Now in its 42nd season, NBC’s live broadcast sketch comedy show ebbs and flows in terms of quality of writers, performers, and guest hosts, musical guests, and cultural relevance. Sometimes it’s obvious: things are going well. Other times, most times, the show shambles along, never quite arriving. But If you’re asking if Saturday Night Live is funny again, you’re asking the wrong question. What makes the show worth watching is the struggle, the attempt to win every single week.
So far, SNL42 is winning…every single week. (Yeah… it’s funny again.) So much so that this week’s solid Kristen Wiig-hosted attempt comes up considerably shorter than any of the six episodes that have preceded it. Perhaps it is the return of Wiig herself—which properly calls for a return to a couple of “classic” bits, “Secret Word” and “Surprise Lady”—that serves to press pause on the show’s developing new direction under co-head writers Chris Kelly and Sarah Schneider. An alumni-led episode—even one as beloved as Wiig (with cameos by Jason Sudeikis, Will Forte and Steve Martin)—is simply not needed to bring the show back to good. The show’s success this season has raised so high a bar for winning this episode comes off like a well intended, but ultimately dutiful distraction, a placeholder on the way to better things.
The evening’s strongest outing is pre-tape “The Bubble,” an infomercial-style offer for young white progressives to migrate to gentrified Brooklyn for the coming Trump years. SNL is pulling no punches when it comes to mocking the outrage of those blindsided by Clinton’s loss in the general election—more specifically, wealthy white progressives who’ve defined themselves and their politics with a particular strain of curated consumption. Saturday Night Live damns our preference for cultural isolation over integration in way that makes it hard to laugh—but even harder to deny.
Many were surprised by Trump’s election win—none more so than Trump himself. Or so goes the premise of “Donald Trump Prepares Cold Open” which sees the return of Alec Baldwin as Trump (and Sudeikis as Mitt Romney) after a no-show last week. The piece is funny enough, and provides a hint of what may be to come as SNL takes on the daily reality of President Trump. The idea that Trump doesn’t really want to be President, that he knows he’s clueless about how to do the job, and really has no guiding principles as to what he will or won’t do may prove to be too convenient a pose. The guy has accomplished an astounding, unprecedented feat. He is quite capable—no matter that his muse is himself. Still, Saturday Night Live’s political comedy team is pretty impressive, too. The next four years may actually be fun to watch.
“Thanksgiving Monologue,” “Secret Word,” and “Surprise Lady: Thanksgiving” are all solid sketches that reintroduce us to the particular cracked genius of former cast member, now second-time guest host Kristen Wiig. Though Kate McKinnon has come close (as did Molly Shannon before her), no SNL cast member—male or female—has ever given the show the kind of spark Wiig did in her seven seasons. She has become the new prototypical Saturday Night Live star—replacing Will Farrell in that role. Indeed, every new SNL cast member hopes to be and is hoped to be the new Kristen Wiig. We see this played out in “QVC Auditions” where Cecily Strong and Wiig are desperate housewives who’d rather be QVC hosts. The sketch itself is fairly pointless, but this isn’t really about the plot or premise. This is about Cecily Strong going toe-to-toe with Kristen Wiig…testing her mettle. Can she keep her character simmering, stammering, breaking in time with Wiig’s? Can she find Wiig’s rhythm and match it? Can she live up to Wiig’s staggering legacy? (Ultimately, yes she does.)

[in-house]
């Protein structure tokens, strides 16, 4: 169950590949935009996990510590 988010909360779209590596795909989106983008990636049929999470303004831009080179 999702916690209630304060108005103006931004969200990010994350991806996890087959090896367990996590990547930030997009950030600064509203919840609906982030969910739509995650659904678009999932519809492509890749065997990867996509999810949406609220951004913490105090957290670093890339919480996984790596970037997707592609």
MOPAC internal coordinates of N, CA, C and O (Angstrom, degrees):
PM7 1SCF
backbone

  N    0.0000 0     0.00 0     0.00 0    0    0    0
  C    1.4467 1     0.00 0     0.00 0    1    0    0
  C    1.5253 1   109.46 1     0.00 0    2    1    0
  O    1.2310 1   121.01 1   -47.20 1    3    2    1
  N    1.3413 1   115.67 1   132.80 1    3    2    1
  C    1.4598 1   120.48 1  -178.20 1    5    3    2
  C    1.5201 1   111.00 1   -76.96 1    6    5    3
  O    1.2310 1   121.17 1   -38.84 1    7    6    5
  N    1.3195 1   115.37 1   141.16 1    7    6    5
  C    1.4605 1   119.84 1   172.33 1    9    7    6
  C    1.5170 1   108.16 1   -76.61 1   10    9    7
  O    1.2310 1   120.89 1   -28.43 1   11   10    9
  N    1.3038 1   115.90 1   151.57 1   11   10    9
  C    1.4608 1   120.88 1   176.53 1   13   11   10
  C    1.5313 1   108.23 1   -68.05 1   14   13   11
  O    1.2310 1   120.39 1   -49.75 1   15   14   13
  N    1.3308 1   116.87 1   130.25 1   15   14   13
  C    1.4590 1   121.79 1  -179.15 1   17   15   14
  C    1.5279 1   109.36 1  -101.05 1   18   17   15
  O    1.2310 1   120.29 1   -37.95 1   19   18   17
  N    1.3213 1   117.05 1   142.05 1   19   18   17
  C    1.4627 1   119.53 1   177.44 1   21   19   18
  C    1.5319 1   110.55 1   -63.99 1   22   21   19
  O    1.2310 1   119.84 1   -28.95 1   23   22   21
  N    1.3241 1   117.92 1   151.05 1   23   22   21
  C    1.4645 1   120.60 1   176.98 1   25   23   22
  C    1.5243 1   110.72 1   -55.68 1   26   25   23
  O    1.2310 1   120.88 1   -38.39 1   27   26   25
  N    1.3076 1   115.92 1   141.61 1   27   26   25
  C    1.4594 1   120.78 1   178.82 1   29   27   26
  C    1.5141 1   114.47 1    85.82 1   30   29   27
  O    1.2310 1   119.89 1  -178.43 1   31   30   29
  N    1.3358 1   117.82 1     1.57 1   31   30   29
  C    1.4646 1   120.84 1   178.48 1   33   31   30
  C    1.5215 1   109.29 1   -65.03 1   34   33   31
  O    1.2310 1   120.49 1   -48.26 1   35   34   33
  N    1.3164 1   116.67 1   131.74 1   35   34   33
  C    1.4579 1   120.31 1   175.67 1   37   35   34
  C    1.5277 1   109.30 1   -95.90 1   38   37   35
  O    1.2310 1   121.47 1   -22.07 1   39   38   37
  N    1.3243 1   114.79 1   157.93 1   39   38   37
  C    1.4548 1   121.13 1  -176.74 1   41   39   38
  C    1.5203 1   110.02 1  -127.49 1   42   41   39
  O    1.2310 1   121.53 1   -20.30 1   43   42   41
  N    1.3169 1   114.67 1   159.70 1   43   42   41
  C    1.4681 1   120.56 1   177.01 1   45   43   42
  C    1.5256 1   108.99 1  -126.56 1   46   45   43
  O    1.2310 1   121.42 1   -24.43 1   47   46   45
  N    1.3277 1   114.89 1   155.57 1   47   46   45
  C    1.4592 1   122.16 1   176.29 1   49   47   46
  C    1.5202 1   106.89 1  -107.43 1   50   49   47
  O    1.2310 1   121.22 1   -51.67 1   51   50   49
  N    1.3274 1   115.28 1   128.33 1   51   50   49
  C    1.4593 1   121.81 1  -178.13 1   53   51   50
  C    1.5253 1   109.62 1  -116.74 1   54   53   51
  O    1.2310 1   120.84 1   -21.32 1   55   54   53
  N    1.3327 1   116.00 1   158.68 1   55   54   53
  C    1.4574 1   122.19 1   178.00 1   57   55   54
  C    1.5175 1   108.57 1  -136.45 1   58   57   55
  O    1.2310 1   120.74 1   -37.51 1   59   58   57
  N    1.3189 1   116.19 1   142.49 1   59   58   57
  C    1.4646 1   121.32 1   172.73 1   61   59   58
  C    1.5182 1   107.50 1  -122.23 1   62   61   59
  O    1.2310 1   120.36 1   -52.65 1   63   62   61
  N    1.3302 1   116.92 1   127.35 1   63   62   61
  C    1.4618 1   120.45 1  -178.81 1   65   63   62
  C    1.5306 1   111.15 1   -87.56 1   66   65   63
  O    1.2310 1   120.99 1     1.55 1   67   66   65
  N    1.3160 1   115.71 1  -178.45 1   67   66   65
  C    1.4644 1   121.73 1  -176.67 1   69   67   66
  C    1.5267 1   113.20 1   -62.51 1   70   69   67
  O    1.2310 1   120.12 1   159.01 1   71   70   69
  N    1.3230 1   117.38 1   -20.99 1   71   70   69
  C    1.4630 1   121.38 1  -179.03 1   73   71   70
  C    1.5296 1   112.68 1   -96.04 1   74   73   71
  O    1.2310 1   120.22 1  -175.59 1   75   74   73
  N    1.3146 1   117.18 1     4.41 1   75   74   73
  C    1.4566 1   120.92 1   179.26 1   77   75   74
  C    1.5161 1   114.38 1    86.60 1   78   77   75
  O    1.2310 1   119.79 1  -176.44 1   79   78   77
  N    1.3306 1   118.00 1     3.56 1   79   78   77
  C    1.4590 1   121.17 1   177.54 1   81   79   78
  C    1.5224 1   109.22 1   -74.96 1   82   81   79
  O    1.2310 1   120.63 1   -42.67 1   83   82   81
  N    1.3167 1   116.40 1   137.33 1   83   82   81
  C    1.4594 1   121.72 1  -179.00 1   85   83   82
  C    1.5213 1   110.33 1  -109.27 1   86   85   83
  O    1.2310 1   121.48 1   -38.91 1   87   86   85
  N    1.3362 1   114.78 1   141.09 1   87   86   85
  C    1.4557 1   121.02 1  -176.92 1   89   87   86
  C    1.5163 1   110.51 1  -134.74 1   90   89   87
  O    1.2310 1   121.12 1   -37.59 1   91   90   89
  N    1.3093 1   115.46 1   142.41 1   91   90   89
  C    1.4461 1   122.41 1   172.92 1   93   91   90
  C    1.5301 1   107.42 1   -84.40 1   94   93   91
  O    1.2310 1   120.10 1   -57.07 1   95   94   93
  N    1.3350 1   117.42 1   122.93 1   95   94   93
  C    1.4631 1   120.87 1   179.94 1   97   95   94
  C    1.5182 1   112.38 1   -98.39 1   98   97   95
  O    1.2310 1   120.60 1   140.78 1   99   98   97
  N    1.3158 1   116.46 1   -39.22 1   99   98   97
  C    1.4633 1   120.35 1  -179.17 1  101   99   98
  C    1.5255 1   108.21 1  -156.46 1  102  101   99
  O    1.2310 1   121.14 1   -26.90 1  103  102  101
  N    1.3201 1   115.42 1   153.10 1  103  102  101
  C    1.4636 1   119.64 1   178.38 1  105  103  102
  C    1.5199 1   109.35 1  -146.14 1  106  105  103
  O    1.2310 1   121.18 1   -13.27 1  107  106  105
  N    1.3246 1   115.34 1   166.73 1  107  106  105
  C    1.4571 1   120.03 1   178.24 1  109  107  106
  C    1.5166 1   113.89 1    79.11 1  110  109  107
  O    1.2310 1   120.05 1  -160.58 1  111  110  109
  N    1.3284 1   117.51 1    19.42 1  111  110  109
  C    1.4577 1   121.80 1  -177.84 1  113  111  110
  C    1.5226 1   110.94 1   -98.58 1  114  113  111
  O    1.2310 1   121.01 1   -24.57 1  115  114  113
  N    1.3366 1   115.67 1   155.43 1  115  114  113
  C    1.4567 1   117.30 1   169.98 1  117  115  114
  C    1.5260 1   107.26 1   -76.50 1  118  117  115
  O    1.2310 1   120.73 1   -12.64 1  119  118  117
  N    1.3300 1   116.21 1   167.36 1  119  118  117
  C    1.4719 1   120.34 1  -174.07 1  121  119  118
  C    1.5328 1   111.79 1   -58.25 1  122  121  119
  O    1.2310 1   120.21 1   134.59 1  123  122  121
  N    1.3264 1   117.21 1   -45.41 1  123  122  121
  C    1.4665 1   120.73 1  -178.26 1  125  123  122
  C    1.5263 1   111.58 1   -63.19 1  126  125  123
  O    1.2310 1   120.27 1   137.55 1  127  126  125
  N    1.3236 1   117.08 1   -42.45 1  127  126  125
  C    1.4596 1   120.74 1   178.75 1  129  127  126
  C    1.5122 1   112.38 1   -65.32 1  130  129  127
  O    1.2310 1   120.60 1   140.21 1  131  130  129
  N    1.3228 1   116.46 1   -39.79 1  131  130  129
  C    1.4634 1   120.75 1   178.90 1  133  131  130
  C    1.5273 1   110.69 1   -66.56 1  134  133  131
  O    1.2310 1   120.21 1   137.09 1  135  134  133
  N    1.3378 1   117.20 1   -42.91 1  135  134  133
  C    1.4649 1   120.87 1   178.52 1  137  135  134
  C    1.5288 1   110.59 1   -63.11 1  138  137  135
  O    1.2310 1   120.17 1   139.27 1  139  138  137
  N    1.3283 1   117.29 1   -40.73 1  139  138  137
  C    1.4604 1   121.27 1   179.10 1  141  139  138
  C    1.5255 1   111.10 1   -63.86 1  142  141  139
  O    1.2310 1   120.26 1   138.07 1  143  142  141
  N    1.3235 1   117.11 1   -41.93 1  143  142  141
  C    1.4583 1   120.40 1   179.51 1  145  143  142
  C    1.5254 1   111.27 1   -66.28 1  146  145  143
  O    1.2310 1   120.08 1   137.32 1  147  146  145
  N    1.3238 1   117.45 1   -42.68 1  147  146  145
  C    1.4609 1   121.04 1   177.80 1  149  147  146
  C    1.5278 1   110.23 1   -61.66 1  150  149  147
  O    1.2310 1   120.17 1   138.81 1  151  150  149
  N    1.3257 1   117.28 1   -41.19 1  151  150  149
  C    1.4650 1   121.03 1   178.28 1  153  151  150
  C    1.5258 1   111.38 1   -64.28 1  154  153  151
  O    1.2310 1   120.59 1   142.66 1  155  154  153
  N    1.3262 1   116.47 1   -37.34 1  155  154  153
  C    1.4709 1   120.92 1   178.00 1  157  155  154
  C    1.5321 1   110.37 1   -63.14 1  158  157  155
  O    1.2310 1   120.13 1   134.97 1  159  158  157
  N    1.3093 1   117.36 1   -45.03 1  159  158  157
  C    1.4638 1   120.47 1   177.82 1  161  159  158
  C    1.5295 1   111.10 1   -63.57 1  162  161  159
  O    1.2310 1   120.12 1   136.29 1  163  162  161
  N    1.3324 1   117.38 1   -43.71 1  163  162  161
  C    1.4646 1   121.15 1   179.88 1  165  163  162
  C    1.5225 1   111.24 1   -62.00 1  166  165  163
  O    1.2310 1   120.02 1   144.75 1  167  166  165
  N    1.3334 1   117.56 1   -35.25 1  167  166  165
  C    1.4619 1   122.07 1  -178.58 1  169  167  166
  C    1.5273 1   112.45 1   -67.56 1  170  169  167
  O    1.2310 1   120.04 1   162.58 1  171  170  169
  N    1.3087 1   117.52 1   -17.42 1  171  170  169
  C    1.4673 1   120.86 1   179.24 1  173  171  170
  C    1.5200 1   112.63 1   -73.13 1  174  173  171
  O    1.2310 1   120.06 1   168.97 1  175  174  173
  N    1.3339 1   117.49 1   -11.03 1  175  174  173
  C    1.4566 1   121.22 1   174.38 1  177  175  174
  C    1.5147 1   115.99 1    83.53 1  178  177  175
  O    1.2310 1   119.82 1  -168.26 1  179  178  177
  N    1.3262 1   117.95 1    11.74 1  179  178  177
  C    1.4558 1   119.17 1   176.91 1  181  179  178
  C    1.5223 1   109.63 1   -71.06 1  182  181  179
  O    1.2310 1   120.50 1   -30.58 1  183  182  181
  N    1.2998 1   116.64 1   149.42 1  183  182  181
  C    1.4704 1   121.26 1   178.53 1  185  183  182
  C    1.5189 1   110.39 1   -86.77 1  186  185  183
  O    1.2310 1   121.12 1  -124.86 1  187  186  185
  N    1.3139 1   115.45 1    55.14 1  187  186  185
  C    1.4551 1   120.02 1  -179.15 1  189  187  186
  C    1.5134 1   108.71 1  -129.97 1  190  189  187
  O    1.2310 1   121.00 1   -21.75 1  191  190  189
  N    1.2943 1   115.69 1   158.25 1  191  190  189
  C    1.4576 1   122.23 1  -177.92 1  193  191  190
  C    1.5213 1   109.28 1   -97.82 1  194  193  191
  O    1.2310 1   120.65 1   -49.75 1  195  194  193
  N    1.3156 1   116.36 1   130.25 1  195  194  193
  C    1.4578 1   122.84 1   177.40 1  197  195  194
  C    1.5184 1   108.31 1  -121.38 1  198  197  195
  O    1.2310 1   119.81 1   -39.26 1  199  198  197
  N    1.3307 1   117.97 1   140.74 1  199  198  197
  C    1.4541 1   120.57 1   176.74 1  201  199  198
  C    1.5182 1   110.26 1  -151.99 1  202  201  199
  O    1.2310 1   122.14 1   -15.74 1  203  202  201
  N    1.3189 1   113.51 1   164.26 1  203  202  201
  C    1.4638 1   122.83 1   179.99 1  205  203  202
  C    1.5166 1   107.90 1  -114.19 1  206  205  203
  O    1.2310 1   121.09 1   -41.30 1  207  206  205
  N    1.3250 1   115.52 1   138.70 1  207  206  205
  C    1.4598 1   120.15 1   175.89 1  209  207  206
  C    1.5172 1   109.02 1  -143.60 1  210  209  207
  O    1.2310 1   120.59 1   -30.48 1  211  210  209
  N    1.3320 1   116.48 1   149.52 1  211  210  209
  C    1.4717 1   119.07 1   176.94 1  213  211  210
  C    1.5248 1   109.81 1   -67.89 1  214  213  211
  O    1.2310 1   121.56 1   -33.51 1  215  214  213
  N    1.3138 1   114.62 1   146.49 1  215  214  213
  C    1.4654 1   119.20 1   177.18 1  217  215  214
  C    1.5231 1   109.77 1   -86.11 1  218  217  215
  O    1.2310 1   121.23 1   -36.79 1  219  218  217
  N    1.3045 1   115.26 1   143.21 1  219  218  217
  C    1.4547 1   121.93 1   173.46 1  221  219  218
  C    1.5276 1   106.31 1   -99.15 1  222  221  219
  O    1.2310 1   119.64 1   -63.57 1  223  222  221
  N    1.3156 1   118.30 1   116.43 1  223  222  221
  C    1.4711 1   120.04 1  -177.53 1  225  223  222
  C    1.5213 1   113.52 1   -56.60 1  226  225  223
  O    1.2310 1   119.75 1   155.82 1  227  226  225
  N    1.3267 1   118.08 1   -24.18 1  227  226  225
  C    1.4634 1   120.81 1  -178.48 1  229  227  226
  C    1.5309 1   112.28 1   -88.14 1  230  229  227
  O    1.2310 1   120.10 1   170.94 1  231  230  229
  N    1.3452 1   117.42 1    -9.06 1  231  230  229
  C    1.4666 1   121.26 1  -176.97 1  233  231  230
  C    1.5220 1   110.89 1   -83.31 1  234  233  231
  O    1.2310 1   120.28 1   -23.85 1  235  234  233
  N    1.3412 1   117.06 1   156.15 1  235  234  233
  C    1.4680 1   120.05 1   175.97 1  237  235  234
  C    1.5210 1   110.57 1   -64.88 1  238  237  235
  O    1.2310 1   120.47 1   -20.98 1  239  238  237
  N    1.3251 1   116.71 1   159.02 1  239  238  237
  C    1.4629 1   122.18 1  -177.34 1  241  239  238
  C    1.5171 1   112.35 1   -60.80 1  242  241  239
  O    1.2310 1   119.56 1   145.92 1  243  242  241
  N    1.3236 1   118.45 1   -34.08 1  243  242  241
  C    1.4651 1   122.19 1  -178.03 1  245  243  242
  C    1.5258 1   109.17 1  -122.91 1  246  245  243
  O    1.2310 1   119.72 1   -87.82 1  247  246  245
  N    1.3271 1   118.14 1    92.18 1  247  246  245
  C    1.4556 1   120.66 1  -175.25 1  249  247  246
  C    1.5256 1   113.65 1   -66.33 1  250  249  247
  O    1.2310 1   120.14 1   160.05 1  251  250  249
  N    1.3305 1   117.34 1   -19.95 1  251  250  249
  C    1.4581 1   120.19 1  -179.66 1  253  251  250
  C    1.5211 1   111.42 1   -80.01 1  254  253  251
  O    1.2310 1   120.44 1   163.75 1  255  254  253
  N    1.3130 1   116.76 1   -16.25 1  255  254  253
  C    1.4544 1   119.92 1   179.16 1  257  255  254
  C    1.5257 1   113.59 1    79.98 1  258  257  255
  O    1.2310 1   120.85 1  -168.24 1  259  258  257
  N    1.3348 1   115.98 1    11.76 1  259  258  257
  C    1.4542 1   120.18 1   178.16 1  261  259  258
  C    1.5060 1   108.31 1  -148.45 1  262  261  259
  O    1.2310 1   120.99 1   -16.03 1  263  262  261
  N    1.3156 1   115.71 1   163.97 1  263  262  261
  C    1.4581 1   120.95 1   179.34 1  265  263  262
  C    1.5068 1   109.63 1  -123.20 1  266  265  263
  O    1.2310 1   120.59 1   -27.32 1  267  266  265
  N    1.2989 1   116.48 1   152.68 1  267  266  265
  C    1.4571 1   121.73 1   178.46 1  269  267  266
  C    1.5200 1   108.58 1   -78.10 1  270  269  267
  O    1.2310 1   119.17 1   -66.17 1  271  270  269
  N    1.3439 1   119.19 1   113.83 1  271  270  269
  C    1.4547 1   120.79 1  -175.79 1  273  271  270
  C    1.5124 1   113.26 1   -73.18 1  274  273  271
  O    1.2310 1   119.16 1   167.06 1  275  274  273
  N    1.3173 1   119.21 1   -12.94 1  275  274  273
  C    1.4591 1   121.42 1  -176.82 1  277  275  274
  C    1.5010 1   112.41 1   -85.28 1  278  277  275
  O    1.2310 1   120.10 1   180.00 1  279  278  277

The xx turns in solid performances of two new songs (“Hold On” and “I Dare You”) from their upcoming album I See You. Dreamy electronica is tricky to pull off on SNL’s rock and roll stage, but the band makes it work. SNL42’s musical guests have not only been musically diverse, there have been noticeable efforts to improve staging, art direction, and directing of musical performances. Yet more proof that the show is firing on all cylinders this year.
Saturday Night Live heads into its second hiatus week of the current season with plans to return early next month with La La Land star Emma Stone as guest host. This pairing—the perfect-for-8H Stone and current SNL42 creative team—has all the makings of a best-of-season episode.
SNL returns December 3 with guest host Emma Stone and musical guest Shawn Mendes. NBC broadcasts a Best-Of SNL Thanksgiving special Wednesday, November 23.
Chris White writes and directs independent feature films. His latest is
an award-winning, southern gothic comedy starring Patti D’Arbanville and Michael Forest. Follow Chris on Twitter.